C.R.( short for Calyampudi Radhakrishna) Rao was born September of 1920 in Karnataka. Early on, Rao showed interest in mathematics. In 1940 he earned his master’s in mathematics and decided to pursue a research career. He later became a technical apprentice where he taught and researched at the same time. He established the Theory of Estimation not long after. C. R. Rao organized research and training programs for students in India, resulting in the country having one of the best statistical systems. He founded the Indian Econometric Society, which has been promoting quantitative studies and the Indian Society for Medical Statistics. He’s held multiple international positions and promoted applications such as supervising doctoral research of 50 students. Rao is the author of 14 books and over 300 research papers in high impact journals. After retiring he worked for 25 years as a university professor. First, he worked at the University of Pittsburgh, then at the Pennsylvania State University as a Professor of Statistics. He retired from teaching at the age of 80 but works currently as the Director of the Center for Multivariate Analysis at Pennsylvania State University and the founder of the C. R. Rao Advanced Institute of Mathematics, Statistics and Computer Science . On June 29th 2011, the at the time, 91 year old was awarded the Guy Medal in Gold of the Royal Statistical Society for his fundamental contributions in “statistical theory and methodology, including unbiased estimation, variance reduction by sufficiency, efficiency of estimation, information geometry, as well as the application of matrix theory in linear statistical inference’ (About C.R Rao, by Marianna Bolla,).

Leonhard Euler was born April 1707 in Basel Switzerland. He was one of the founders of pure mathematics making contributions to the subjects: geometry, calculus, and number theory, among many others. He developed methods for problem solving in astronomy and would demonstrate various mathematic applications in public affairs and technology. In 1727 he became an associate of the Saint Petersburg Academy of Science and developed the theory of trigonometric and logarithmic functions. Euler lost sight in one eye in 1735 and in 1748 developed the concept of function in mathematical analysis. Today he is known in elementary geometry for the Euler line through orthocenter, the circumcenter, and the barycenter of a triangle. He also discovered imaginary logarithms of negative numbers and found that complex numbers had an infinite number of logarithms. He is responsible for introducing may current notations that we use today. For example: e for the base of natural logarithms, a,b,c, for the sides of a triangle along with A, B, C for opposing angles, and (f) to stand for function. Years later he lost sight in his good eye and spent his remaining years of life in total blindness. Yet, one of his greatest discoveries occurred in 1783 with his discovery of the law of quadratic reciprocity. Euler made many contributions to many areas of mathematics, including a few that specifically relate to statistics. Much of his work laid the foundation for probability and statistic. An example would be his work on Graeco- Latin square which are sometimes known as Euler squares. Euler squares are created when two squares are overlaid to include two attributes in each cell of the array. The squares ensure that each and every possible pairing of the two attributes appears exactly once in the array. Towards the eighteen century he contributed to the concept of maximum likelihood.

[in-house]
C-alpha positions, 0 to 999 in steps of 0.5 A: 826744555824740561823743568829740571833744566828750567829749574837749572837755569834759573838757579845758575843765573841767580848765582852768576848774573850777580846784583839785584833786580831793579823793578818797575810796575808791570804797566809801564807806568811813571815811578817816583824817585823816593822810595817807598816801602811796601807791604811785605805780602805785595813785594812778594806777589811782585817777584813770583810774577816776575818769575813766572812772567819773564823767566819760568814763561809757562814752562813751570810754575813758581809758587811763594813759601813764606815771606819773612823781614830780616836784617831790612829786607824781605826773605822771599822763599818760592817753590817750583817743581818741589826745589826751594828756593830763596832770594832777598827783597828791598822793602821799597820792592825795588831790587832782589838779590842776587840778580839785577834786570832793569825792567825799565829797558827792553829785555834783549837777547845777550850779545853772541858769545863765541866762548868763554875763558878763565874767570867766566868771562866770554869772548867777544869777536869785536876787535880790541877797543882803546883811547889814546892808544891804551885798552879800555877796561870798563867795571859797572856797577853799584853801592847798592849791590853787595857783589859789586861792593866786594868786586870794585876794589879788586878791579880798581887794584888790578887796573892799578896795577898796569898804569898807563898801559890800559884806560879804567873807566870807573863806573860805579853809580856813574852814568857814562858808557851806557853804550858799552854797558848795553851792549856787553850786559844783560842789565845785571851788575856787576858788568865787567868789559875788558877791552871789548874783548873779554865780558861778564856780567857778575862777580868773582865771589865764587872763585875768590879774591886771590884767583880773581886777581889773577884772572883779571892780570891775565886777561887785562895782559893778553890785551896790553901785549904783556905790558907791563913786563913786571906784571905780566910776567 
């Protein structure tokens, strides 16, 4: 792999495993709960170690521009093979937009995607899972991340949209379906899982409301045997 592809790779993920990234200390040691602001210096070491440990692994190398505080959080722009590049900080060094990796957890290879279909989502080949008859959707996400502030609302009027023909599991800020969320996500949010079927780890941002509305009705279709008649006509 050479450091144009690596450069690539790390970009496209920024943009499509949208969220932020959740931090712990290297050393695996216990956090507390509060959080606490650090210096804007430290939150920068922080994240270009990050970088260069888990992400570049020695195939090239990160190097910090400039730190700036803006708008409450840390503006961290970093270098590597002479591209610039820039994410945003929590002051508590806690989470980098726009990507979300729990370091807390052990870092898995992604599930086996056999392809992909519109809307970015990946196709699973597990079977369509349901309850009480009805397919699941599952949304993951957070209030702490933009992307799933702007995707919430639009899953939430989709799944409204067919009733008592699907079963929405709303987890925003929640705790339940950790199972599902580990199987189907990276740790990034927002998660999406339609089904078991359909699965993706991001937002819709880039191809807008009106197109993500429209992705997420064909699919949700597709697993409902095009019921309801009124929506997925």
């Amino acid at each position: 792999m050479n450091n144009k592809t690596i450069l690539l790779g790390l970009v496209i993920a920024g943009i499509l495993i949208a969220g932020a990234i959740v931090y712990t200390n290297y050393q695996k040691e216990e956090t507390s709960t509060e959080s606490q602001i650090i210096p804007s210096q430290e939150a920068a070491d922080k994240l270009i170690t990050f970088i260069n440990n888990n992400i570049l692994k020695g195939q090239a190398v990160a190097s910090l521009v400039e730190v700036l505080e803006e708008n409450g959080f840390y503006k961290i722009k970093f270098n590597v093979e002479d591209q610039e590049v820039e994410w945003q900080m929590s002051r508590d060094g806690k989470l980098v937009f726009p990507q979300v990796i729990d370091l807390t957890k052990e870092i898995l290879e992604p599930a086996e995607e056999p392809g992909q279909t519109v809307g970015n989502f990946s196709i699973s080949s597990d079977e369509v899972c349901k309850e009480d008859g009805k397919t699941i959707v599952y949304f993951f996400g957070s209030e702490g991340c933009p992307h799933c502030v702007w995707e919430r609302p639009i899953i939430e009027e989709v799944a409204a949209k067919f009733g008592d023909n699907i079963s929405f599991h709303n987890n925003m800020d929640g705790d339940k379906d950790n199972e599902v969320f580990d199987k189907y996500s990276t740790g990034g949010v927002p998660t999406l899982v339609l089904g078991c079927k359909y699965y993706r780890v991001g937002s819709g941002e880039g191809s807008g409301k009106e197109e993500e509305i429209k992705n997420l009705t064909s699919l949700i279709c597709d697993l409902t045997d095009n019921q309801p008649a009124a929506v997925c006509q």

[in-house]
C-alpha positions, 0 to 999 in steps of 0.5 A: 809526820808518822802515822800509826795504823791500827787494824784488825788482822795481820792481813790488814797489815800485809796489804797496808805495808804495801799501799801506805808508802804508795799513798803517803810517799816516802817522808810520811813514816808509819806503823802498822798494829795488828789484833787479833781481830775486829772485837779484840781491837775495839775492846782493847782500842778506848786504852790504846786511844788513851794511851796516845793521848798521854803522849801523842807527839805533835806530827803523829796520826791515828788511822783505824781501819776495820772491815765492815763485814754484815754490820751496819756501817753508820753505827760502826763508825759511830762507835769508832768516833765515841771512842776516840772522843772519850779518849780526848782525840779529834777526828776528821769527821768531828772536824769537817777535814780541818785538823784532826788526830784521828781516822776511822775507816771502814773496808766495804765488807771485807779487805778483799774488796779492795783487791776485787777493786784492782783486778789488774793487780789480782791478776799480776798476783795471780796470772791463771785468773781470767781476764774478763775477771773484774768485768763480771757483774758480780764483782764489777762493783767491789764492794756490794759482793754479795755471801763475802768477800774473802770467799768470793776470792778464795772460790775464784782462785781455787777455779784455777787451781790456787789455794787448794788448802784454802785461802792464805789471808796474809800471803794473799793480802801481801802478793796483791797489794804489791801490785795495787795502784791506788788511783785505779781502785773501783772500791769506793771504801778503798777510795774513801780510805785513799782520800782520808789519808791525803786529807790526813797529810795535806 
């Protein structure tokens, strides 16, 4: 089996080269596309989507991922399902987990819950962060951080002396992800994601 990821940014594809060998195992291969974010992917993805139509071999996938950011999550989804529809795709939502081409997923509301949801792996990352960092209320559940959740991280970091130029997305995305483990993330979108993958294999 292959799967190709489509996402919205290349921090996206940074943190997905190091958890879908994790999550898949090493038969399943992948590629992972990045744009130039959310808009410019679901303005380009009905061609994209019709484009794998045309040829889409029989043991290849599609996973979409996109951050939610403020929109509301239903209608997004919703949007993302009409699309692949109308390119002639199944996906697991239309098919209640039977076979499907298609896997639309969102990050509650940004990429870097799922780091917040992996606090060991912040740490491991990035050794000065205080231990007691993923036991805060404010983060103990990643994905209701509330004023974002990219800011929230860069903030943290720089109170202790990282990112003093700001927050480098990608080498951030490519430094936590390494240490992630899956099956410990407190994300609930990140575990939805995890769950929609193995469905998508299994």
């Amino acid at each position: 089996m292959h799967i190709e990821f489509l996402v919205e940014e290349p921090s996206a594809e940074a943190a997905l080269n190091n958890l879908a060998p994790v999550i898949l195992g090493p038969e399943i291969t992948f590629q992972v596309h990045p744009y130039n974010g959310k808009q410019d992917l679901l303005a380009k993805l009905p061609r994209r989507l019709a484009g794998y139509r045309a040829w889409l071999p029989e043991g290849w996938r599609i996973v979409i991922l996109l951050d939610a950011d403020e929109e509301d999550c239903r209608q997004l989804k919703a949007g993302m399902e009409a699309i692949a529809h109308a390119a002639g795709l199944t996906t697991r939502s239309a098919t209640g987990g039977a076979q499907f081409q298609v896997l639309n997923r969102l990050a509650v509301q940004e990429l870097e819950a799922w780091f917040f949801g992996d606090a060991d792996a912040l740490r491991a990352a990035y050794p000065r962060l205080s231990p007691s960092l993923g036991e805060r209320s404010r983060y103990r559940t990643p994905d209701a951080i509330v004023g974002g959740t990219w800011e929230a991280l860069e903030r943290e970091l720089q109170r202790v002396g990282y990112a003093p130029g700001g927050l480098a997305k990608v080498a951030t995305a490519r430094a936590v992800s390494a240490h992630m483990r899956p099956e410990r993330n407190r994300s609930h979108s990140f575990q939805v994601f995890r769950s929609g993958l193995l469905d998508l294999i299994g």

All four of these individuals played monumental roles in the way we use and are taught mathematics today.


About C. R. Rao, by Marianna Bolla. (n.d.). Retrieved from
Blaise Pascal (Stanford encyclopedia of philosophy). (n.d.). Retrieved from
Famous mathematicians and statisticians. (2015, August 24). Retrieved from
Famous mathematicians. (2012, January 20). Retrieved from
Jakob bernoulli. (n.d.). Retrieved from
Leonhard Euler. (n.d.). Retrieved from
Probability and statistics | History, examples, & facts. (n.d.). Retrieved from
Statistics. (n.d.). Retrieved from 

About Game Monopoly: A Markov Process


Monopoly is a board game that dates back to 1904. Elizabeth Magie created the game, The Landlord’s Game, to describe the e↵ect of land monopolism and the use of land value tax. Although some people enjoyed her game, it did not gain popularity until Charles Darrow reinvented it with new rules in 1935. He created the game Monopoly, that is sold in stores today. Eventually, a company called Parker Brothers bought the game from Darrow. Then, as of 1991, the company Hasbro acquired the game from Parker Bros. To this day, Hasbro still has ownership of the game.

The objective is to be the only player left in the game who is not bankrupt. It is unclear if there is one specific strategy that guarantees a victory in this game. Monopoly can be seen as a Markov Process, specifically a finite Markov Chain. The players’ placements can change within one turn depending on the outcome of rolling two dice. Therefore, it is di cult to predict where a player will be after a turn. If we study Monopoly through a Markov process, we can consider the likelihood of landing on a certain square after each turn.


This paper will explain the ways in which a Markov process can help a player understand the probabilities of landing on certain spaces after each roll of the dice. We will look at each individual property space on the board as a state when creating the Markov chain. For a model such as Monopoly to be Markovian, the probability of moving to a state must not depend on any previous states and only depend on the current state. Unfortunately, if a player ends their turn on the jail space they potentially to stay in that state for three consecutive turns. They have the opportunity to exit the Jail space if they roll a double or if they pay money to leave. Therefore, the probability of being in a future state depends on the players choice which is not Markovian. In order to make the process of the game Markovian, we will ignore this particular rule. Players will not have a choice, rather, they will leave jail on their first turn. Considering the objective of the game, it is beneficial for a strategic player to understand the properties that are most frequently landed on in order to increase income and decrease payout. The calculations completed in this paper will result in finding the long-term probability that a player will end on a specific state. Therefore, we will be able to recognize the most frequently visited spaces of the game and then create a plan to take ownership of those states and manage a player’s cash flow.